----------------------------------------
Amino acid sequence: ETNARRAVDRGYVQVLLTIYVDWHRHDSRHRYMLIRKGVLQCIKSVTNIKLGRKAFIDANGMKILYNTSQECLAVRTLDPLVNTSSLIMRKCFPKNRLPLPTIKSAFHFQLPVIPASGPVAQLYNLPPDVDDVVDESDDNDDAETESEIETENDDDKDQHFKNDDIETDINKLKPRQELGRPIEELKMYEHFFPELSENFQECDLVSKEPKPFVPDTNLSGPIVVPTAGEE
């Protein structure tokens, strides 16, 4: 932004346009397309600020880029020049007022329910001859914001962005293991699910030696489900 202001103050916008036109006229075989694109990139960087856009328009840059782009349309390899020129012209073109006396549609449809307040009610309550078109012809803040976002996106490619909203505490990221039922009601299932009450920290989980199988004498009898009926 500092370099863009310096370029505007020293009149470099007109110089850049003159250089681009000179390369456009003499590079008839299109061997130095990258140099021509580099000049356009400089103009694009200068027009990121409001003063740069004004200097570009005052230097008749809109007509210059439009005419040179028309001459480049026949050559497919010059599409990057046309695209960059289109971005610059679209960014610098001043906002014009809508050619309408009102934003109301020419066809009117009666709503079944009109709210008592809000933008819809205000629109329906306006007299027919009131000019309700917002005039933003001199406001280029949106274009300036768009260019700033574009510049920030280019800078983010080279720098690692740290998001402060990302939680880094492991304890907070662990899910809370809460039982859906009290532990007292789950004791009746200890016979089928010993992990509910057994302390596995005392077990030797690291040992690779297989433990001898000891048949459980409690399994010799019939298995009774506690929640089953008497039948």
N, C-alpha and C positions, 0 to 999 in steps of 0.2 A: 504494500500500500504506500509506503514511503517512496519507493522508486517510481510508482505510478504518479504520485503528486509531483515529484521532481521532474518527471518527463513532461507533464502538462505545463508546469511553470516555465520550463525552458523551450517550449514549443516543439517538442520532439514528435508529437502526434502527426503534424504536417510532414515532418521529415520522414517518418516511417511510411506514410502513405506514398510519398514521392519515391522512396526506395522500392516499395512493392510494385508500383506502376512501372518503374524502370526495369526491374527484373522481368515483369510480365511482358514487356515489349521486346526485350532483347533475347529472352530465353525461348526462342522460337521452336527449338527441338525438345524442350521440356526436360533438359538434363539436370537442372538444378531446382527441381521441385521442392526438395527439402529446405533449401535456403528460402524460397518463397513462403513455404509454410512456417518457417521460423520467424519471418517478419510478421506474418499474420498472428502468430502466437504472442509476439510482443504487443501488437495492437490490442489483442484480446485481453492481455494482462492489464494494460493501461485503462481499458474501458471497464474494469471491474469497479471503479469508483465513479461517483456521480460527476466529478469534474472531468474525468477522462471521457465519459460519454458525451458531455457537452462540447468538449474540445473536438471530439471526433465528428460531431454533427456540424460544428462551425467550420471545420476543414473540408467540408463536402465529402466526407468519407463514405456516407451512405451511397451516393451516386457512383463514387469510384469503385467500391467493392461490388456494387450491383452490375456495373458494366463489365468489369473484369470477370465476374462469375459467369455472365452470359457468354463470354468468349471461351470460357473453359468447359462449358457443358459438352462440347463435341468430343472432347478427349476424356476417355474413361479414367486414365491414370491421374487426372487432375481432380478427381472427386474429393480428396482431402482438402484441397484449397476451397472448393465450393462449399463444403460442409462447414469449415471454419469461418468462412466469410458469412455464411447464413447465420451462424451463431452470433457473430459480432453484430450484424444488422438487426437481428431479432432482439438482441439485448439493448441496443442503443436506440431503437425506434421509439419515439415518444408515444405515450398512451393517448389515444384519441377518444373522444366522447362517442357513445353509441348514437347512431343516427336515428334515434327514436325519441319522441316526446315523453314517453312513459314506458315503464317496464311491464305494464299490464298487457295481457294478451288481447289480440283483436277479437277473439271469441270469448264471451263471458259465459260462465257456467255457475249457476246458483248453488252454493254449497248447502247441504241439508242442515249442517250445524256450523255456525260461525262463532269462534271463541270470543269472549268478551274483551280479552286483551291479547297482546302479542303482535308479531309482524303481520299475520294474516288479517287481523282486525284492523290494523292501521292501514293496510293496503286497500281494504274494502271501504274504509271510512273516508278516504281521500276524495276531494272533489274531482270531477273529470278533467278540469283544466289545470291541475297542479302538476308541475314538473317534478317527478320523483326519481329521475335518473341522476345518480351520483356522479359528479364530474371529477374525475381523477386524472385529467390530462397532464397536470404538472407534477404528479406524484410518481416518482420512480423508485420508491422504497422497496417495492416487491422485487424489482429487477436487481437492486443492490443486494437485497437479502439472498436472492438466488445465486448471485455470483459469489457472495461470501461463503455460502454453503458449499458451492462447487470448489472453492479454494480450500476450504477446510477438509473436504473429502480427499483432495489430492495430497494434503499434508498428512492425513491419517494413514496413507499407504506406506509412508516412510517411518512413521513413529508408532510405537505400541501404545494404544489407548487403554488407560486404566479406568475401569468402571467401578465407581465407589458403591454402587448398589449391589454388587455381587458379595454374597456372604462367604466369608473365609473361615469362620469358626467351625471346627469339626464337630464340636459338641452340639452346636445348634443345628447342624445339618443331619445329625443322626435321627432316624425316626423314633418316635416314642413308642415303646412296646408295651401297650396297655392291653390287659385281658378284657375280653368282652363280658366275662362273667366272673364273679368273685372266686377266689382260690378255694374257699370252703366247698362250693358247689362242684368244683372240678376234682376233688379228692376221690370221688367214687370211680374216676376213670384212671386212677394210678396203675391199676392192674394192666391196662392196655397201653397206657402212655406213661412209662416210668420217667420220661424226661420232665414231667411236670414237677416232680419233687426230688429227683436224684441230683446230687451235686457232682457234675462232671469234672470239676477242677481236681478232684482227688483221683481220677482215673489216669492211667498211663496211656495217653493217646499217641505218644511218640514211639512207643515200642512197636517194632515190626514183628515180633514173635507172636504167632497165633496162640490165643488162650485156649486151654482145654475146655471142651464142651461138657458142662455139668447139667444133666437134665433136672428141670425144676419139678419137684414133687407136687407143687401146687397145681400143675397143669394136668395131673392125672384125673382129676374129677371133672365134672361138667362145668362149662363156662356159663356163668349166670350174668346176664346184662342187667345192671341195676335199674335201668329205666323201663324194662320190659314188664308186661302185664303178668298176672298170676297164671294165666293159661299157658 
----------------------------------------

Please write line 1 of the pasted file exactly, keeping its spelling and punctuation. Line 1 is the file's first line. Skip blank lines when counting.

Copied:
Amino acid sequence: ETNARRAVDRGYVQVLLTIYVDWHRHDSRHRYMLIRKGVLQCIKSVTNIKLGRKAFIDANGMKILYNTSQECLAVRTLDPLVNTSSLIMRKCFPKNRLPLPTIKSAFHFQLPVIPASGPVAQLYNLPPDVDDVVDESDDNDDAETESEIETENDDDKDQHFKNDDIETDINKLKPRQELGRPIEELKMYEHFFPELSENFQECDLVSKEPKPFVPDTNLSGPIVVPTAGEE